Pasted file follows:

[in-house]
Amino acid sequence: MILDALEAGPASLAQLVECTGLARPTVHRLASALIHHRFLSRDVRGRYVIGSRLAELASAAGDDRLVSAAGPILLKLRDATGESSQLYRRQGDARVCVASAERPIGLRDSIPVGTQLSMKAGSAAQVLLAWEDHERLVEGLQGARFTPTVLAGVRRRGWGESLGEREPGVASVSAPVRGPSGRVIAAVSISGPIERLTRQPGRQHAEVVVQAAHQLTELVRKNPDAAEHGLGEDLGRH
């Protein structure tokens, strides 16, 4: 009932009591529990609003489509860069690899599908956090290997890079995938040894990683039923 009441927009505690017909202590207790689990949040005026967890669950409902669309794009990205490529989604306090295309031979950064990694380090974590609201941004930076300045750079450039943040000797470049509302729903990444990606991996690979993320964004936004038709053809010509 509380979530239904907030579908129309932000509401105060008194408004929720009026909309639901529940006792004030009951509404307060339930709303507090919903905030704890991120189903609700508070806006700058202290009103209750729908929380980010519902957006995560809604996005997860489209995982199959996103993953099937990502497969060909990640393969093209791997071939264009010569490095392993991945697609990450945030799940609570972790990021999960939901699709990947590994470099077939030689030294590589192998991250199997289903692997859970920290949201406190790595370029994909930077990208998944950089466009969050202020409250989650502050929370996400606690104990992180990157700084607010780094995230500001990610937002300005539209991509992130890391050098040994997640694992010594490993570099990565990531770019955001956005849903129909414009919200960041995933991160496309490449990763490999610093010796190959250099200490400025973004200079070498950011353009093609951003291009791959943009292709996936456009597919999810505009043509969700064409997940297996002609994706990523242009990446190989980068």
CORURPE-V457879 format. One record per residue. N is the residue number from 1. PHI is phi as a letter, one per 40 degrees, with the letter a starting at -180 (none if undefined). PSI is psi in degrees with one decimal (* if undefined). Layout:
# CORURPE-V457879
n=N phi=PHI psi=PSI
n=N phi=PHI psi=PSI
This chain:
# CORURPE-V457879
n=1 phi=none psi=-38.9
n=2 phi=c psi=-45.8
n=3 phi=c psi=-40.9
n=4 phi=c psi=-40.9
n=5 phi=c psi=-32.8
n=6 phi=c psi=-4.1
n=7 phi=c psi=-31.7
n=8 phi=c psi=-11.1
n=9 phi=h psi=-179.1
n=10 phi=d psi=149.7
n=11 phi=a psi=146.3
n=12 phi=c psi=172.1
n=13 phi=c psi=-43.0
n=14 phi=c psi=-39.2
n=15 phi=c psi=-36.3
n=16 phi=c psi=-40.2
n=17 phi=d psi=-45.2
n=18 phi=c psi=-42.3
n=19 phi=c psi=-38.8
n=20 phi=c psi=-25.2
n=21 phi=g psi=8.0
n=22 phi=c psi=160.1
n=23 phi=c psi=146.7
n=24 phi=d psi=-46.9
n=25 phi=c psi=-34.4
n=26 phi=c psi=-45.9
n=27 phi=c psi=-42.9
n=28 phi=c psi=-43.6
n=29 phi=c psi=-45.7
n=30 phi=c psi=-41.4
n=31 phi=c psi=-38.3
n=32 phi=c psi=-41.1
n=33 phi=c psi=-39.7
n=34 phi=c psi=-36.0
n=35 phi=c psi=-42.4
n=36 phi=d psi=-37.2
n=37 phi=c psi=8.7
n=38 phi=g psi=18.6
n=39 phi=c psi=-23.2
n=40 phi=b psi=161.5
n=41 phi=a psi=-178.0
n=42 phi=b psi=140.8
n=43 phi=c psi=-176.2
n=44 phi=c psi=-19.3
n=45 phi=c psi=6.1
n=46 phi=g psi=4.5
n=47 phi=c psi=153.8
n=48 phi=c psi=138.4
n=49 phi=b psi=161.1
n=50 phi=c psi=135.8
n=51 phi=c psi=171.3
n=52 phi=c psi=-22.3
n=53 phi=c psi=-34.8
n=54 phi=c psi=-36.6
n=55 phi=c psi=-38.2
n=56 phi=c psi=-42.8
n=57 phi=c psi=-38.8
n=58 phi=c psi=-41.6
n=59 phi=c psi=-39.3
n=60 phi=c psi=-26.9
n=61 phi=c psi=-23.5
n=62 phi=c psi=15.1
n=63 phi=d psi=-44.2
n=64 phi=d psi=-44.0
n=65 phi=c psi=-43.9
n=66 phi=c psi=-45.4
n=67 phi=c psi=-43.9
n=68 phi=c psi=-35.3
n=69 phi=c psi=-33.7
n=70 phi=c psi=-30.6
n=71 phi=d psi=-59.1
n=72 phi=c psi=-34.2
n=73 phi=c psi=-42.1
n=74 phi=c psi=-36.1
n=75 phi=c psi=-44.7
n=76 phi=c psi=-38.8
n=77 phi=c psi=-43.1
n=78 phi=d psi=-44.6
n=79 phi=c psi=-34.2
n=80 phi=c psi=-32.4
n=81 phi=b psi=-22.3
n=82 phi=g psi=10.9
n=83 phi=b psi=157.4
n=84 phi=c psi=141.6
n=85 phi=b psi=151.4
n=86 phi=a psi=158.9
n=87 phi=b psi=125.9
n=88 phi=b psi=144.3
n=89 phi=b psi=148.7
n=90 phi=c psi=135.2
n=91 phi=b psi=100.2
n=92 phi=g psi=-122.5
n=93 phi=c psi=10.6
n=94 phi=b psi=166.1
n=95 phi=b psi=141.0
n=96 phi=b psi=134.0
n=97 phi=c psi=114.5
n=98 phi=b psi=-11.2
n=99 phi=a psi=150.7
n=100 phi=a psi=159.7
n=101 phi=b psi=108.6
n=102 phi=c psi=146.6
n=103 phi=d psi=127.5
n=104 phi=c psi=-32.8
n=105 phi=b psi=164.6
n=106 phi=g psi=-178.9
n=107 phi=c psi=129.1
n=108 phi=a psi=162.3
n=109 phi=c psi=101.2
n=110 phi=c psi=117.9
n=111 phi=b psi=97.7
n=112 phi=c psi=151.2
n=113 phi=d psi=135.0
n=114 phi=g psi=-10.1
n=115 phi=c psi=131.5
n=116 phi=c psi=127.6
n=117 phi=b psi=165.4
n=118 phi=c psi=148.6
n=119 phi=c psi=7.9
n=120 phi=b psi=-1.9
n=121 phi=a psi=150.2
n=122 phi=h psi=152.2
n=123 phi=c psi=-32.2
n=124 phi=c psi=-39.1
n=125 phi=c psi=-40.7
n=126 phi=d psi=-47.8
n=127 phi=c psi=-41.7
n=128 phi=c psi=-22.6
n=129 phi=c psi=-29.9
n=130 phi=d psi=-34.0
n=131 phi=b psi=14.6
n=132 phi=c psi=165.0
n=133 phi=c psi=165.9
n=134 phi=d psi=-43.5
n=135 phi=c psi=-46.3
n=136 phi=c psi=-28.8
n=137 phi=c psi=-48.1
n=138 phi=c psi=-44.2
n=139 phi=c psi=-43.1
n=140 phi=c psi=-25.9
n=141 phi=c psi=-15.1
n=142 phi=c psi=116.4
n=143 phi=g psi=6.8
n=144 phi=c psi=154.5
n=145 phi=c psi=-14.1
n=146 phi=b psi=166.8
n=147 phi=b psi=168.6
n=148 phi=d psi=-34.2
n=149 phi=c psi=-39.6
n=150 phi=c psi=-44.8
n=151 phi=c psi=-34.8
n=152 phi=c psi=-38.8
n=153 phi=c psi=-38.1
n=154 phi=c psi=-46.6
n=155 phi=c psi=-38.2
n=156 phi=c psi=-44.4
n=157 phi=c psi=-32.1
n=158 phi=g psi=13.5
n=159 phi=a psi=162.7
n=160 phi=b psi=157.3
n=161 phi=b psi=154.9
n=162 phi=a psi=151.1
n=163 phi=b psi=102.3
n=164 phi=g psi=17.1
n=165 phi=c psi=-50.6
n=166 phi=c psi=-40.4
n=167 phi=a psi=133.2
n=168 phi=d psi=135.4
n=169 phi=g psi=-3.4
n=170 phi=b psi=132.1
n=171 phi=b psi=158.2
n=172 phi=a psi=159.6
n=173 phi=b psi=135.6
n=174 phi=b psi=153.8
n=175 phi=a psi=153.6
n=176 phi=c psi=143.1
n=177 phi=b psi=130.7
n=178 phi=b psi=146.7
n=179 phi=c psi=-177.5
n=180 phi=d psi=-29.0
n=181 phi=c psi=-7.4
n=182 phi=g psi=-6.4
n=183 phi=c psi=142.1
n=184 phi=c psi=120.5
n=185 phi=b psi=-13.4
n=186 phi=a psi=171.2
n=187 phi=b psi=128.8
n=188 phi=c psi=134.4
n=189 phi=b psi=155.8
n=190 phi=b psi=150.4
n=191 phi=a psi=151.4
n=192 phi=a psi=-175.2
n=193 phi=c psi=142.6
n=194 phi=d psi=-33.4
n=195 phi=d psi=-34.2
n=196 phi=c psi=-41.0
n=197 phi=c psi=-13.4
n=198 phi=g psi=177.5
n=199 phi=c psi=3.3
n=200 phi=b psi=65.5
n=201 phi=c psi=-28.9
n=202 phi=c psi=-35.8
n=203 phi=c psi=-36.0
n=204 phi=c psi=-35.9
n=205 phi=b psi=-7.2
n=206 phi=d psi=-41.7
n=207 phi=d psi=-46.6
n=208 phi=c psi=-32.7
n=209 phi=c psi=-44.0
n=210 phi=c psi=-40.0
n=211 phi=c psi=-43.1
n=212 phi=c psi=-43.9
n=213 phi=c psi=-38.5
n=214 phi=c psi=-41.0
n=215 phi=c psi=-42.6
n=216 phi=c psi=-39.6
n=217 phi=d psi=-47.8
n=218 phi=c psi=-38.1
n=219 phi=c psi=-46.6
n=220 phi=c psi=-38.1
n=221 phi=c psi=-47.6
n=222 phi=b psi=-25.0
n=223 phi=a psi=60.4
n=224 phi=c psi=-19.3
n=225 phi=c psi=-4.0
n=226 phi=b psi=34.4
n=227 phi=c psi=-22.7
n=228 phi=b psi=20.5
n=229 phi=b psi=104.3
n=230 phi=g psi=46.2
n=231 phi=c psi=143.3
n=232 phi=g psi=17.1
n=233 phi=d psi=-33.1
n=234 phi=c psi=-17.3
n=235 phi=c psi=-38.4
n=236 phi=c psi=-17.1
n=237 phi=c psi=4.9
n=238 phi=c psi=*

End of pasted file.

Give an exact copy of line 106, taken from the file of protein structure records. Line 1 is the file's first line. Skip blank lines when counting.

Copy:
n=97 phi=c psi=114.5